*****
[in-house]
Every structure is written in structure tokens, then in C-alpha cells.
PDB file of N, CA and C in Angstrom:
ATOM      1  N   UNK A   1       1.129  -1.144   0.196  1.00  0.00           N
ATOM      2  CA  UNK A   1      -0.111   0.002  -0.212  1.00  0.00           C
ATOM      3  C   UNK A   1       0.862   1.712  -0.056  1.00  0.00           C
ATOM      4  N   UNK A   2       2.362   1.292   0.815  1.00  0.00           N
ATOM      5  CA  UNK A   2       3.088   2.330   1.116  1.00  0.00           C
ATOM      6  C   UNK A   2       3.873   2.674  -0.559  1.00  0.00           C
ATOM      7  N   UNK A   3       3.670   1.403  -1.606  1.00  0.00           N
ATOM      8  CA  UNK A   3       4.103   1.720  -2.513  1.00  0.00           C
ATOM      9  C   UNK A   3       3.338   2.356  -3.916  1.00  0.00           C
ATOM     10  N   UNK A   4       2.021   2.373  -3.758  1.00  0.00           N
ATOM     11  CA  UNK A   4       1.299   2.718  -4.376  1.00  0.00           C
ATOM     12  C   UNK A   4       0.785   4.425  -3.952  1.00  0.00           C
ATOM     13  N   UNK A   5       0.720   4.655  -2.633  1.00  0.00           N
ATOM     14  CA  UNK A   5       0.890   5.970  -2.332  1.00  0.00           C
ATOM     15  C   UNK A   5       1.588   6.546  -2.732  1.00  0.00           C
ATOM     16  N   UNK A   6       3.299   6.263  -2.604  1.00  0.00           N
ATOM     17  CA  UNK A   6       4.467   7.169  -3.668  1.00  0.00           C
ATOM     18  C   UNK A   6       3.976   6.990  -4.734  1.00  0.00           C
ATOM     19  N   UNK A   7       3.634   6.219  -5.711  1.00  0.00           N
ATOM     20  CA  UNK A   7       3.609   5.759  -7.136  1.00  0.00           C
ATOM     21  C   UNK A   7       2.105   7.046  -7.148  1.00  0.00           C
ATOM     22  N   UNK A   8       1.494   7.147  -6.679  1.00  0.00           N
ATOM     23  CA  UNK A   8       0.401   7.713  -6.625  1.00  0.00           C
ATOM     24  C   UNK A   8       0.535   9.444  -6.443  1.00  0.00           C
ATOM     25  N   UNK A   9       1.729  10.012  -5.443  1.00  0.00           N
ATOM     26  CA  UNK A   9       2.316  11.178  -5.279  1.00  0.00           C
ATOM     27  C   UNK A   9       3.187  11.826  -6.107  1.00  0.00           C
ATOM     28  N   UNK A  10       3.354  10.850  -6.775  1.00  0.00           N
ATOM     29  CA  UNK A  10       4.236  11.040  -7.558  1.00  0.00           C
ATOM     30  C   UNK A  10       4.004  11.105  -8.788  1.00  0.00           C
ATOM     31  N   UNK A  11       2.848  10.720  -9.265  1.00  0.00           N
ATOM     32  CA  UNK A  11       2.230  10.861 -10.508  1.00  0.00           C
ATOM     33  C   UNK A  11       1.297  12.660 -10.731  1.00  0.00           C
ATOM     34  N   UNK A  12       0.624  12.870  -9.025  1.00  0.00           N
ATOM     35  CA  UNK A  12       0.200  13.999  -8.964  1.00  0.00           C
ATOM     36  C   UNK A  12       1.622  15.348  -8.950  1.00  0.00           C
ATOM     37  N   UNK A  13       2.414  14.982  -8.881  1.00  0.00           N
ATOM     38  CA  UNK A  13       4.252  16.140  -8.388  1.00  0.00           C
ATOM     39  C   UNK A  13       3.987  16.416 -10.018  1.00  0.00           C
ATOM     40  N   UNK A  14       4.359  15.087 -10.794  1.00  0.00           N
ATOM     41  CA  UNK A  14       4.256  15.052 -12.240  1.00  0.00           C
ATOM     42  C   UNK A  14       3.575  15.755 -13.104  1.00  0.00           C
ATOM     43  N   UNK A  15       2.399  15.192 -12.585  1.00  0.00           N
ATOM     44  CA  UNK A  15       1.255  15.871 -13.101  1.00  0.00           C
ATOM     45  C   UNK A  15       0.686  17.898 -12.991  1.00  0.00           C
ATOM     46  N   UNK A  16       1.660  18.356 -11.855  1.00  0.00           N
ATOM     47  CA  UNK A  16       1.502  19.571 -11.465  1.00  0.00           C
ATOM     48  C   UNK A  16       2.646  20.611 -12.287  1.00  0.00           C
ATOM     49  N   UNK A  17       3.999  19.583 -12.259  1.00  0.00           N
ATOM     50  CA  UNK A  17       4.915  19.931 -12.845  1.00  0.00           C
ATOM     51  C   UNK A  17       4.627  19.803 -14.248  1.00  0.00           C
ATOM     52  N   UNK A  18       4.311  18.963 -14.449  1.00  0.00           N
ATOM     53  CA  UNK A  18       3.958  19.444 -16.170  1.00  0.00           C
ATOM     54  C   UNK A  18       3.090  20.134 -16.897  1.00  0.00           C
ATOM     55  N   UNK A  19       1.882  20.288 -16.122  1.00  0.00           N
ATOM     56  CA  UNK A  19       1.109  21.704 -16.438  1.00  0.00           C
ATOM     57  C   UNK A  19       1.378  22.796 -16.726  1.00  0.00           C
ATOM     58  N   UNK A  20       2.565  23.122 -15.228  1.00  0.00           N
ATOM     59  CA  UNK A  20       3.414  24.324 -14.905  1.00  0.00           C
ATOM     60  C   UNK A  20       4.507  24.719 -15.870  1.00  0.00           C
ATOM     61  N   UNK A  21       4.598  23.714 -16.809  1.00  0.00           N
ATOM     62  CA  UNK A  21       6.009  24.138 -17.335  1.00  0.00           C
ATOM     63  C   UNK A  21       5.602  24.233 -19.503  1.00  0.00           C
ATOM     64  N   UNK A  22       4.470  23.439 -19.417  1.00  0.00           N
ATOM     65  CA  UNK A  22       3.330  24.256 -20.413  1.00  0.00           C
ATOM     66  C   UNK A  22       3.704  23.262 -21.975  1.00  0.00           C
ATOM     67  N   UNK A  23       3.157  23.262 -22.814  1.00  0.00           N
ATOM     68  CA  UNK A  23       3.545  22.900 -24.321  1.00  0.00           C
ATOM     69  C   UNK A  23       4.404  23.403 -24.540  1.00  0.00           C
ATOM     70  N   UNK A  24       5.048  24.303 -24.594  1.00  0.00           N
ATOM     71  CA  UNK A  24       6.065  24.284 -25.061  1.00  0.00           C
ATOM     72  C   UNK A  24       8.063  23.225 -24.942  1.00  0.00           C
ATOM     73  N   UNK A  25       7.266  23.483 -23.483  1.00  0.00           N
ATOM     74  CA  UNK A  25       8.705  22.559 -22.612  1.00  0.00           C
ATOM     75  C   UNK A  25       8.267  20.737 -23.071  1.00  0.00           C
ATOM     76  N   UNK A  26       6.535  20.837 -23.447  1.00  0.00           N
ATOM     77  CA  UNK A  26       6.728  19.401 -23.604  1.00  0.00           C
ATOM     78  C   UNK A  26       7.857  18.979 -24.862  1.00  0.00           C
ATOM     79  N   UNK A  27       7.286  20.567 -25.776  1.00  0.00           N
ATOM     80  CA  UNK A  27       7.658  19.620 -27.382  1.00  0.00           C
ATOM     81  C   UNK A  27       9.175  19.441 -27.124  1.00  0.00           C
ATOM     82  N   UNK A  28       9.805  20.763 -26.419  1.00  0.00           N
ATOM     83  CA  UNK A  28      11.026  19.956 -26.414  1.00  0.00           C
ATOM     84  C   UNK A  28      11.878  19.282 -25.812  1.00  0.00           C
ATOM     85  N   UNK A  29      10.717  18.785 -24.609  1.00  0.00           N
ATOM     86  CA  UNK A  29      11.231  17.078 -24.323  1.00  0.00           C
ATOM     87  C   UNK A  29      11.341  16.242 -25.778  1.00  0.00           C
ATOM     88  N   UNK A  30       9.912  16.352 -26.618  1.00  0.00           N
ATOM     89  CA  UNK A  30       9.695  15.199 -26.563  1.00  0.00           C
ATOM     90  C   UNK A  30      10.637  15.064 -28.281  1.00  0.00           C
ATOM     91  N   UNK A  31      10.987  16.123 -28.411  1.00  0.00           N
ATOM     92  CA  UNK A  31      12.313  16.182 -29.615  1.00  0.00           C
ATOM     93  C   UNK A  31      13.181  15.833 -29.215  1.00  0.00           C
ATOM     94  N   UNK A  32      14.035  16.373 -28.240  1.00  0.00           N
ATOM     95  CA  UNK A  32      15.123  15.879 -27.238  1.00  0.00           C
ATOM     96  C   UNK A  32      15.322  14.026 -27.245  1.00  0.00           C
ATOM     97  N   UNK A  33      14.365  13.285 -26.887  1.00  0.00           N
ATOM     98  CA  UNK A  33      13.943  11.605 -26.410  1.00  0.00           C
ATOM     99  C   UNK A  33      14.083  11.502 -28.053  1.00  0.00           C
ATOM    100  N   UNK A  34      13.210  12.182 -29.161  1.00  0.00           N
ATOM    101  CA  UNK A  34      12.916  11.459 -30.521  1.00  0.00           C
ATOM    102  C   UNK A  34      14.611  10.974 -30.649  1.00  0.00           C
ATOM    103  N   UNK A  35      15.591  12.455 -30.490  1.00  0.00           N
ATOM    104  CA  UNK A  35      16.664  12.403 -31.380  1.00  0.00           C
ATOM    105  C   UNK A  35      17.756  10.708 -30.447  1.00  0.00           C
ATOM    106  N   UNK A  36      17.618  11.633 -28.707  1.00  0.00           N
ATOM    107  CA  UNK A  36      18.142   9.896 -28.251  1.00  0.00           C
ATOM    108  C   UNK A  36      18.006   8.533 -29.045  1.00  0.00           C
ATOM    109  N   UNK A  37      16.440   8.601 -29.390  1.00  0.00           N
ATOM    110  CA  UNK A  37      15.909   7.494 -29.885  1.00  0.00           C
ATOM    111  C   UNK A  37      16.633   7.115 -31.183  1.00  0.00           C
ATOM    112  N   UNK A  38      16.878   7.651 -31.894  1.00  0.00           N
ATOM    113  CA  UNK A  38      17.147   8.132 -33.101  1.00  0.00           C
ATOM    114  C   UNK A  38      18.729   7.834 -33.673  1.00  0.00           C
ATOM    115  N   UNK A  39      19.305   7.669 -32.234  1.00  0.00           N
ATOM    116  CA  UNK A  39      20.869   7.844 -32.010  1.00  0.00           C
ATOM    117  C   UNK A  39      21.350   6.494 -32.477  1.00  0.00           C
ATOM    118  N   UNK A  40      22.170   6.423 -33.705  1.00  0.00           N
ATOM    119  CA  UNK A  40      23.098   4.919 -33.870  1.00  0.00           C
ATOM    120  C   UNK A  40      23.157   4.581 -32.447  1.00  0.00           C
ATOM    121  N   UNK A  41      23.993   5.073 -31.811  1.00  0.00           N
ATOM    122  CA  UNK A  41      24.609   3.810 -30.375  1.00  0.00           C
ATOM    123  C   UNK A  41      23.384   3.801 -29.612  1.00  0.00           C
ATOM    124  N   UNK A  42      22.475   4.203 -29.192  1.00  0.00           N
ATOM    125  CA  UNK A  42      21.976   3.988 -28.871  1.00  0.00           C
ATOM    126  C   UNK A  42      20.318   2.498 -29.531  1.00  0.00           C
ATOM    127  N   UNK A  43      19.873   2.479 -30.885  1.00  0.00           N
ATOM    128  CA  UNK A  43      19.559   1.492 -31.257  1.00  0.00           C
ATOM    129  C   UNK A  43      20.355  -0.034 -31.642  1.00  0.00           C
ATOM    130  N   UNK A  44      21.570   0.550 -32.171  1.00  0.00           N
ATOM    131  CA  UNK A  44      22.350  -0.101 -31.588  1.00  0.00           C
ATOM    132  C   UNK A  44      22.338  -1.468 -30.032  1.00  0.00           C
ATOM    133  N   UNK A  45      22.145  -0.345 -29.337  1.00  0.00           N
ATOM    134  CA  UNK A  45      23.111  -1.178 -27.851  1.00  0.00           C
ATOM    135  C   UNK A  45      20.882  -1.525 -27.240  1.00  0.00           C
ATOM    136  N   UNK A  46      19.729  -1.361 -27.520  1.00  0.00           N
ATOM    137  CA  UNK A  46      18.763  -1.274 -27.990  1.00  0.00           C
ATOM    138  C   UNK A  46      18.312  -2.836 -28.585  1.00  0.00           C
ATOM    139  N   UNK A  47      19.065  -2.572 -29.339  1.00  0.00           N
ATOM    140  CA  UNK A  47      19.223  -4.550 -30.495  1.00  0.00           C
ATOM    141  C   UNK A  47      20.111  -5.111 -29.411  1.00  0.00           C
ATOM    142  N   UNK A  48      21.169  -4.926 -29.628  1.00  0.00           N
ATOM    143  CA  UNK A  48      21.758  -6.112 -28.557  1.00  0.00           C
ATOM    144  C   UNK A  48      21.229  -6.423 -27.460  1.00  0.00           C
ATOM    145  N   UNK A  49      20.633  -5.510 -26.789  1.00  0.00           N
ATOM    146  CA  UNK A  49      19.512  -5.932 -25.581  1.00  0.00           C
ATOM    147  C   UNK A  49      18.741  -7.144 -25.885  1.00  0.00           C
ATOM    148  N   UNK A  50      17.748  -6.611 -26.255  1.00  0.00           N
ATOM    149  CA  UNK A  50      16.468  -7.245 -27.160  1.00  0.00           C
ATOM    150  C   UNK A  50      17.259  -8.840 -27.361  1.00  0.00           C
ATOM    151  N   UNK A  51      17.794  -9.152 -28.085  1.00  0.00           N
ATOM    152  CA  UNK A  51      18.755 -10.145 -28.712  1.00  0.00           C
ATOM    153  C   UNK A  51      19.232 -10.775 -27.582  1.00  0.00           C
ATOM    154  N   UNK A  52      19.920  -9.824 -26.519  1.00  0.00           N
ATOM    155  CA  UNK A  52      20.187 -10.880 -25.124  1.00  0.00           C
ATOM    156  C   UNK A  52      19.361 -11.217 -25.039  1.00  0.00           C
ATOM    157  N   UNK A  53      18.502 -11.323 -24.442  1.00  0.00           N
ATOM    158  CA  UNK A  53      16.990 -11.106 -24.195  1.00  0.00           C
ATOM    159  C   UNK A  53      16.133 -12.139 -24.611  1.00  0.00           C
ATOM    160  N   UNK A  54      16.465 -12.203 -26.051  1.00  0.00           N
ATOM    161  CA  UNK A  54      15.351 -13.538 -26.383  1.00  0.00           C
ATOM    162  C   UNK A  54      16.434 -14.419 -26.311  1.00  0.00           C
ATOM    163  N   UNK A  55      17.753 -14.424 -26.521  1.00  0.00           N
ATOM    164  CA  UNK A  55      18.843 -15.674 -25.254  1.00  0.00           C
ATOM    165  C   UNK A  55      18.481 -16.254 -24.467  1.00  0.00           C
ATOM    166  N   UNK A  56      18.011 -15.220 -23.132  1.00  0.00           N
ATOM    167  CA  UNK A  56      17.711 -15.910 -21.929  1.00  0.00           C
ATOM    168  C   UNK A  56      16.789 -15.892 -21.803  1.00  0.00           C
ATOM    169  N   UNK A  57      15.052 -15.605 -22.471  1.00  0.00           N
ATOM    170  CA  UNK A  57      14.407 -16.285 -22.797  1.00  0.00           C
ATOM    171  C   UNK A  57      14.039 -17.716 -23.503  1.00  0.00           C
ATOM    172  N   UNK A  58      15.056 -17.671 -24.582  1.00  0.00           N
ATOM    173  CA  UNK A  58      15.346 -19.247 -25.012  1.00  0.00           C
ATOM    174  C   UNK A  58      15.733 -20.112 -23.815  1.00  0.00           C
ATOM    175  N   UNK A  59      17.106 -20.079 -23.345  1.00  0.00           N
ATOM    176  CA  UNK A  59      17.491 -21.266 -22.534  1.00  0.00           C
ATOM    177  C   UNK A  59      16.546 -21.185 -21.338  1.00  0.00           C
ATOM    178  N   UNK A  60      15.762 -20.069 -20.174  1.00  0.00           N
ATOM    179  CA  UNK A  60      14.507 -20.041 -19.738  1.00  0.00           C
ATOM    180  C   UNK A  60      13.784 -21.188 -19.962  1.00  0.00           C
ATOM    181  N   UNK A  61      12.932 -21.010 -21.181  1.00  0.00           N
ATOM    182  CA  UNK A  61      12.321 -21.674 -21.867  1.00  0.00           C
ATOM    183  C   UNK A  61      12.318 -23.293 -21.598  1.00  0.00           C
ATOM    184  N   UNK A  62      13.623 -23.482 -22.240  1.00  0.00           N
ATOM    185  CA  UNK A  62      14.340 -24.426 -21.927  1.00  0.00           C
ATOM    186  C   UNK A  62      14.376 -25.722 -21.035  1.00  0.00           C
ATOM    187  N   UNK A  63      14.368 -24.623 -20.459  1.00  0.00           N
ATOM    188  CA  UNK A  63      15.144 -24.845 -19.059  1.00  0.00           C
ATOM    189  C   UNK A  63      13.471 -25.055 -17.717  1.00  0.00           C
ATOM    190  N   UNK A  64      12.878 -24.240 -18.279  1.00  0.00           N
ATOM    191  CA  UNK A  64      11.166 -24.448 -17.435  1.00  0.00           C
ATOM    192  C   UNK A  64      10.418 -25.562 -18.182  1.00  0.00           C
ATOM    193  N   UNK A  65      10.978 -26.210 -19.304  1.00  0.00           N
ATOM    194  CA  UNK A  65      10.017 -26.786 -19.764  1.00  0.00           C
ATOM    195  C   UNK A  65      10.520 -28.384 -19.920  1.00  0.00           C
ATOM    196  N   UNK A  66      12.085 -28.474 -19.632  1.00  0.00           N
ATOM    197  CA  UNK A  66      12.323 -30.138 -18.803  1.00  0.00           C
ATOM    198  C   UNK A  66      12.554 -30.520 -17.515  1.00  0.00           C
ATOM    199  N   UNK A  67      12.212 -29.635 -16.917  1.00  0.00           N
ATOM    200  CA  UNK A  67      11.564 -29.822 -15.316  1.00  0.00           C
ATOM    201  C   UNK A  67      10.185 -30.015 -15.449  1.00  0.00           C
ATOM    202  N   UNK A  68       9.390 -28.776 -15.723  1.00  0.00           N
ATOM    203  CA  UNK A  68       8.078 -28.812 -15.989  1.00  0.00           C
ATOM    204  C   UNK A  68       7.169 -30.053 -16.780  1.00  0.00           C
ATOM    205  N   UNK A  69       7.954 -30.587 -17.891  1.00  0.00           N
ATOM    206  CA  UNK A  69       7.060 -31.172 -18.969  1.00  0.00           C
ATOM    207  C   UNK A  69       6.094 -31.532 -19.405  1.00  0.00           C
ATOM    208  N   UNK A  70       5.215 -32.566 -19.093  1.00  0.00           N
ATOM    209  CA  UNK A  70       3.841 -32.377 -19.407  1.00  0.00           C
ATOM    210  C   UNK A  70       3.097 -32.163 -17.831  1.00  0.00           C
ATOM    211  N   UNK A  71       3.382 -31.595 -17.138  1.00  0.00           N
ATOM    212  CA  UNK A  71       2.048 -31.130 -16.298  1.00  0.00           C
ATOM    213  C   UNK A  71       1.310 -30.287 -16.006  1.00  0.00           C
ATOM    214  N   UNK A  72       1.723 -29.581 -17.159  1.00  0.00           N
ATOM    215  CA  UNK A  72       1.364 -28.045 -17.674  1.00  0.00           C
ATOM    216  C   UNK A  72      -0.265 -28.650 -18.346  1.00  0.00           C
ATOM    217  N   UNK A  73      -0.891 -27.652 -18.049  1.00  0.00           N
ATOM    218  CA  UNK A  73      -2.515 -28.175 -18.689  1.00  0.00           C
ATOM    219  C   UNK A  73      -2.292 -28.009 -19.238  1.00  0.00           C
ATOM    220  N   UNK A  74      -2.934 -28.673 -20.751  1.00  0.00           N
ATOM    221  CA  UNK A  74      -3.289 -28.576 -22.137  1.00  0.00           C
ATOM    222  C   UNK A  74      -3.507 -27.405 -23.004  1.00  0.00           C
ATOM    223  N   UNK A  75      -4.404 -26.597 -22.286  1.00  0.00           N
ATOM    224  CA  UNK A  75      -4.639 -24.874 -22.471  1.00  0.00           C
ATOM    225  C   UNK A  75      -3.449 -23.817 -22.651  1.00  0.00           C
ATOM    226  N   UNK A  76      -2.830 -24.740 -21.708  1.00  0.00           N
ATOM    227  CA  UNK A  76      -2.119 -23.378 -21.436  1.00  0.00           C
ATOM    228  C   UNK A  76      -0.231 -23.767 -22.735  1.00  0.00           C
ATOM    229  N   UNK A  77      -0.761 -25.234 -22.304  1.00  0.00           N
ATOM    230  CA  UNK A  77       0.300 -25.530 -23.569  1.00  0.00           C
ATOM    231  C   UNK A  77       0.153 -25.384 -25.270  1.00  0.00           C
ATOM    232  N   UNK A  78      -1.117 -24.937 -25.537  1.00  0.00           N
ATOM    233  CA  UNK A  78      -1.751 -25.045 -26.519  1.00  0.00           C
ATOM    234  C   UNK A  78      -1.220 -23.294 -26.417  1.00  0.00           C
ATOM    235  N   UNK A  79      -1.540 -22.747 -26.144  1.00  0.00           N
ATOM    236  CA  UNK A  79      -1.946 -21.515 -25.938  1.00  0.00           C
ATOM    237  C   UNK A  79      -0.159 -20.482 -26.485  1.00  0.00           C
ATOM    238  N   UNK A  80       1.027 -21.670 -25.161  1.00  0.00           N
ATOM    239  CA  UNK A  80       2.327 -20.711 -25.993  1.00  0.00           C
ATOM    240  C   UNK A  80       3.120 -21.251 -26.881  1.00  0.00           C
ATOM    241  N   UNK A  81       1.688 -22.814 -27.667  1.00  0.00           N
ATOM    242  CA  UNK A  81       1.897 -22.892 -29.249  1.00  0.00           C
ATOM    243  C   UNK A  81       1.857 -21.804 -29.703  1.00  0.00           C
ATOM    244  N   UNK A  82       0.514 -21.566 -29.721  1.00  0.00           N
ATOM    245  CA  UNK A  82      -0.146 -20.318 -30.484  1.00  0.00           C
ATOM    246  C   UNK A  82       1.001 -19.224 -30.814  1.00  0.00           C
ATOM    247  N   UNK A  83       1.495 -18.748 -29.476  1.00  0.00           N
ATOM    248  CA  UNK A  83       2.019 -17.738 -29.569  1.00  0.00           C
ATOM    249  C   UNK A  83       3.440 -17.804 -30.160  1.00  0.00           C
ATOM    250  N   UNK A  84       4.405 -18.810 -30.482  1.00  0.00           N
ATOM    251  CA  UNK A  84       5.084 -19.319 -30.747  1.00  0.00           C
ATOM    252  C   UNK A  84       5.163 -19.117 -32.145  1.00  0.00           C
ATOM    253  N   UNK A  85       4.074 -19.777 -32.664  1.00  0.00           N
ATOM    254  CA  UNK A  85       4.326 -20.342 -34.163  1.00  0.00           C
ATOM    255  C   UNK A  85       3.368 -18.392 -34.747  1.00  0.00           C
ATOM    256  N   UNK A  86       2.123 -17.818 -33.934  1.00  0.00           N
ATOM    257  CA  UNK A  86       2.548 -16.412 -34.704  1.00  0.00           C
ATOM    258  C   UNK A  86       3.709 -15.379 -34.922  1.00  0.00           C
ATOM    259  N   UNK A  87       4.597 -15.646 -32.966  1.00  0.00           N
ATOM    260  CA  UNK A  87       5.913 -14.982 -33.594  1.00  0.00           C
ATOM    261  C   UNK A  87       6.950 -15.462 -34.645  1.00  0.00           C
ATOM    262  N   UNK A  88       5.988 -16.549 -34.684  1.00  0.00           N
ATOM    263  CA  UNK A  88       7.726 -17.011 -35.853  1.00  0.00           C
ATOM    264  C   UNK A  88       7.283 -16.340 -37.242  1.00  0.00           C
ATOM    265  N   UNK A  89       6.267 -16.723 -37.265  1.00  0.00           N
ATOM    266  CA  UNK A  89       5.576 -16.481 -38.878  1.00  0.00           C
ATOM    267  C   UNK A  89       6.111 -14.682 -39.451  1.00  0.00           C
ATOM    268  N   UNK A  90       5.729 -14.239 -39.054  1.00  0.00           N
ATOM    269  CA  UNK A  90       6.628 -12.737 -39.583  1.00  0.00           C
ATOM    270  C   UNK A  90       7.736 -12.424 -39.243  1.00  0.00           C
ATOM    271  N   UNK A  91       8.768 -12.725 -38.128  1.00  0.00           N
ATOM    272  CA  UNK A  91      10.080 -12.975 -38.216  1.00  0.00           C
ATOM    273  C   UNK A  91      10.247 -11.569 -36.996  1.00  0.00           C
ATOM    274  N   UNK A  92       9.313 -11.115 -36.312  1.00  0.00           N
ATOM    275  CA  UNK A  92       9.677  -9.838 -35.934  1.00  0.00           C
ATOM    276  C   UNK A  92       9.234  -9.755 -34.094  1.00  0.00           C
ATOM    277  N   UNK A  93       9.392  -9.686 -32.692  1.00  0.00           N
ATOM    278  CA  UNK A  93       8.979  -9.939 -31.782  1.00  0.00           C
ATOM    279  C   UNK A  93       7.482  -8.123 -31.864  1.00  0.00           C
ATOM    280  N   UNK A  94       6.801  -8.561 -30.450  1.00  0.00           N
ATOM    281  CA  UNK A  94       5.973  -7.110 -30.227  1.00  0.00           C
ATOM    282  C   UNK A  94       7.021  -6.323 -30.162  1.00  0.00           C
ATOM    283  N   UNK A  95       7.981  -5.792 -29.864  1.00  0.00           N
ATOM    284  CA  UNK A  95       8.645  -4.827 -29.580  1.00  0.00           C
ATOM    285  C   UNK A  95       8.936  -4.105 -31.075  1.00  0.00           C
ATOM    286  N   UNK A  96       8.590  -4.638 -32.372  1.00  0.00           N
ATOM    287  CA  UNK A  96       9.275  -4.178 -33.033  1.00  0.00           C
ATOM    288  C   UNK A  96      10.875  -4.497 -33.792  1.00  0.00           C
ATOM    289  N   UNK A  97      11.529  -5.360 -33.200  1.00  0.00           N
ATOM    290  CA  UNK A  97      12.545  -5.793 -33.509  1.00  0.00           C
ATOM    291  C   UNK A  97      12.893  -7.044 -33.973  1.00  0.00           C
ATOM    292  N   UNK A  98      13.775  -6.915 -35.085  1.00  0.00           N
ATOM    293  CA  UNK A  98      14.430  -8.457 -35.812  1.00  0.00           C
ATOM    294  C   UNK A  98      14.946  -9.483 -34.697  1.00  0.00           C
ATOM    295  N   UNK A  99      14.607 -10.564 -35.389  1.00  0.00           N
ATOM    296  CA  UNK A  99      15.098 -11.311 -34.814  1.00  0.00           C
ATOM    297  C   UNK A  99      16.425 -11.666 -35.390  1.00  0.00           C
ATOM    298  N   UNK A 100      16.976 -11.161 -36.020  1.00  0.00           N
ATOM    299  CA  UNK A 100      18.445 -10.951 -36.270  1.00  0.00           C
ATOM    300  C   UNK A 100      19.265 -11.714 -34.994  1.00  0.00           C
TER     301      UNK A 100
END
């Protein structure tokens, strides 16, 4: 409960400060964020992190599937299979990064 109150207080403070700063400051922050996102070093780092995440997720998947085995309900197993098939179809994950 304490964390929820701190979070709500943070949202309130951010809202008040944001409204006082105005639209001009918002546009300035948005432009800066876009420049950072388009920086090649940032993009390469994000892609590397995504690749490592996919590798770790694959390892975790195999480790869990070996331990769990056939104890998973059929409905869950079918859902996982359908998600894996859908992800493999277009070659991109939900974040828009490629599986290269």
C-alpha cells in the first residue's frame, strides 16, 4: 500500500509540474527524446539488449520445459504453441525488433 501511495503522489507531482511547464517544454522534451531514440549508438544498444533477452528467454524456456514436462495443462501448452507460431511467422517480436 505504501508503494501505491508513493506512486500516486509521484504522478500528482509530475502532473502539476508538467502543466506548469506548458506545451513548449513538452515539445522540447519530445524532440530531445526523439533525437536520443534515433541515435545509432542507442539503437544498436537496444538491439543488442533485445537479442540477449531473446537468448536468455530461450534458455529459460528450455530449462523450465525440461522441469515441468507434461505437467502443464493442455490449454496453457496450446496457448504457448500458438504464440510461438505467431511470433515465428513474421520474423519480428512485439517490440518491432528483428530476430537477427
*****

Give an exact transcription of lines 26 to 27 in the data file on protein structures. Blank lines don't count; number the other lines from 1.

ATOM     23  CA  UNK A   8       0.401   7.713  -6.625  1.00  0.00           C
ATOM     24  C   UNK A   8       0.535   9.444  -6.443  1.00  0.00           C